Disney Infinity 3.0 Starter Pack review

Does version 3.0 of Disney Infinity bring any new to the table, or is it just another rehash to cash in on figures for fans and kids alike? Or will the new characters add so much freshness that the game is worth it, even after playing the two previous games in the series?

The game starts with a cutscene as expected, and it won’t scan for a character on the base to start with. You’ll get control a couple of times during this introductory cutscene. Going from hunting a droid as Anakin to drive a car as Mickey, racing through mountains in a race against Donald Duck.

This cutscene takes a few minutes to play, mostly to tease the player on what you can do in the game. It ends with the player being in a white room, and the base asking to add a character if you didn’t already. Now you’re in the Hub World, ready to play!


The player will find themselves in the middle of a circle of helpers; Mickey the Sorcerer (Fantasia), Cogsworth (The Beauty and the Beast), Luigi (Cars), Phil (Hercules), Genie (Aladdin)*, Mulan (Mulan), Woody (Toy Story).
*Genie has to be unlocked as a sidekick by answering a trivia question right, this can be done by talking to guests in your house/INterior. If you haven’t, a random character (or one I don’t recognise), will be in his place.

Each of these helpers has tasks for you to do, so you can learn how to play the game, including how to fight enemies, how you move around in the game, what you can collect and how to build in the game.

There’s lot to do, even just in the Hub World. The world is riddled with minions, I assume every single one of them representing a character from the Disney/Tron/Marvel/Star Wars/Guardian of the Galaxy and Pixar universes. There’s some characters I don’t recognise, so there might be some neutral minions wandering around as well, but the player can’t interact with those other than pick them up.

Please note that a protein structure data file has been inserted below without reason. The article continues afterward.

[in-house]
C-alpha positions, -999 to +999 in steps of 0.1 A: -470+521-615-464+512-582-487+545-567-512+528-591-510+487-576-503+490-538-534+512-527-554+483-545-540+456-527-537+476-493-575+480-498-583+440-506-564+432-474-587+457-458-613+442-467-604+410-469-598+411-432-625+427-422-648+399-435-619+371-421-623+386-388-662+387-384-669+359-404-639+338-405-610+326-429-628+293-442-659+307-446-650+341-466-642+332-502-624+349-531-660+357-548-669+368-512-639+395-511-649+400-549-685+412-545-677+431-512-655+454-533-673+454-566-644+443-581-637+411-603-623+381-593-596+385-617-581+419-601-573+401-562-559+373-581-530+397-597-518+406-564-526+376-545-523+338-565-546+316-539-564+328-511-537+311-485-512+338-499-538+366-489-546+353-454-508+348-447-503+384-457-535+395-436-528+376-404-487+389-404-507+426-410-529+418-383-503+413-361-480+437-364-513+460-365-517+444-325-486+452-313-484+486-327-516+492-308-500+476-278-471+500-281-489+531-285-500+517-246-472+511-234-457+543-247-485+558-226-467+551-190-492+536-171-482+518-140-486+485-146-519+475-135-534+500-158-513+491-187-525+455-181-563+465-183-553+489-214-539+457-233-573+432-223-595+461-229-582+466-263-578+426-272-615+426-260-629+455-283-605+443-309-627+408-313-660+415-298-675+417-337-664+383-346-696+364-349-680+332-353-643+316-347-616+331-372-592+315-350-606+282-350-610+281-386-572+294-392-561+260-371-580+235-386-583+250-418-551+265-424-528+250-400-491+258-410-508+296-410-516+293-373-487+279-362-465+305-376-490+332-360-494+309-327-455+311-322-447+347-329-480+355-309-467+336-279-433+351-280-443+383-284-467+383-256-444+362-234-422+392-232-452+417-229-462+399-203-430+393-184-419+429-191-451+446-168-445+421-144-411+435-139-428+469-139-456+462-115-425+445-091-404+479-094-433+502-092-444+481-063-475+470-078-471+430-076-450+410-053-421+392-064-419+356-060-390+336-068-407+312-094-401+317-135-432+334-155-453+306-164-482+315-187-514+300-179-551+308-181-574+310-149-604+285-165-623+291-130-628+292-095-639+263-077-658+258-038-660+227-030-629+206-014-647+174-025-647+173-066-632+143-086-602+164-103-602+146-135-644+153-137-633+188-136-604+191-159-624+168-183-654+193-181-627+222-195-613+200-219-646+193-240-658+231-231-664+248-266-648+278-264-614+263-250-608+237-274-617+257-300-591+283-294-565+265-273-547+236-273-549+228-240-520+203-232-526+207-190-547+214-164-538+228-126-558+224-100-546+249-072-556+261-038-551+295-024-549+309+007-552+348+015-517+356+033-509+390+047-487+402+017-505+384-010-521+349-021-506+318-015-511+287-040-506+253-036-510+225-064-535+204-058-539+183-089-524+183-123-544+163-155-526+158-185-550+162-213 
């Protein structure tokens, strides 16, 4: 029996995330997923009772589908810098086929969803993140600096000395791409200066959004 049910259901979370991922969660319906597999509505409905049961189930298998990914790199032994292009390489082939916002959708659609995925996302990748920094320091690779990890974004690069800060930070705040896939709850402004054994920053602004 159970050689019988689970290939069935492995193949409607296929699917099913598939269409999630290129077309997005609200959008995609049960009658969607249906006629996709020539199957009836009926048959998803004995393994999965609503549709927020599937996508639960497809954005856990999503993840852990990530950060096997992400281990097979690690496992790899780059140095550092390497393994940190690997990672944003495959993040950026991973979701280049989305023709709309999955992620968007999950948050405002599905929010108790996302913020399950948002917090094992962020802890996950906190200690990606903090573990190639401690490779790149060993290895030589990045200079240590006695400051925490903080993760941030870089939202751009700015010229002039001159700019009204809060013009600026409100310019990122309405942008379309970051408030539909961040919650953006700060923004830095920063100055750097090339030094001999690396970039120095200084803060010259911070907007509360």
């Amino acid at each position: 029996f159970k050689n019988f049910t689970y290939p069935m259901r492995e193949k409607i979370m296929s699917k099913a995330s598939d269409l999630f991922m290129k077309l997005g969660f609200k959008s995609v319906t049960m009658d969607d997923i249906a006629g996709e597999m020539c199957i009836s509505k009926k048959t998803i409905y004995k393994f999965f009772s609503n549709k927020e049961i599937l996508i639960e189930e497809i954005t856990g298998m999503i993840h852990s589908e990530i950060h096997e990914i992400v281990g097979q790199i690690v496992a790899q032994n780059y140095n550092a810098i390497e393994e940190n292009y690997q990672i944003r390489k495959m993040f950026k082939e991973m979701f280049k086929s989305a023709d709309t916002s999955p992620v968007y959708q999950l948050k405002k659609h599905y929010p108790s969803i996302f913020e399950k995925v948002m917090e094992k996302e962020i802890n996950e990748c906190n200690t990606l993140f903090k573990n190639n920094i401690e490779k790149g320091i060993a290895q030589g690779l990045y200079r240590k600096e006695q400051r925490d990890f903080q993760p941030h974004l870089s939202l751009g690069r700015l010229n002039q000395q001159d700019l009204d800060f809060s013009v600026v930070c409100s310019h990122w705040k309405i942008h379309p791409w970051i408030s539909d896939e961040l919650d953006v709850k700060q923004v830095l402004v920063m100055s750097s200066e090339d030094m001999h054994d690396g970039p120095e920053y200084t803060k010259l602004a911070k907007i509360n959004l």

Character movements is fluid, and the character moves legs and arms as we would when changing direction – a few steps backwards and a turn of body if you suddenly goes in the opposite direction as you were. Small funny and cute comments from the character makes for a personal fitting experience for that character you’re playing with.

As said, the Hub World throws a lot of options to you. This is the base game, and have all the trophies/achievements ready for you to fetch by doing different jobs and chores. You can go into your house and build it up, adding rooms, floors and choose the design and interior to decorate it with. Different items will unlock as you do stuff or by playing playsets (more story based gameplay) and by buying with ingame currency. You can theme the different rooms which include ceiling, walls and floors to fit together, and you can choose to theme all the rooms in the house, then you can choose items to decorate the room like windows, chairs, tables, beds, wall hangings and much more. Building games usually bore me, but I enjoyed this way of building – despite the lacking of explanation on how to build, alongside complicated wordings, which baffled me a bit, since the games main target group is kids!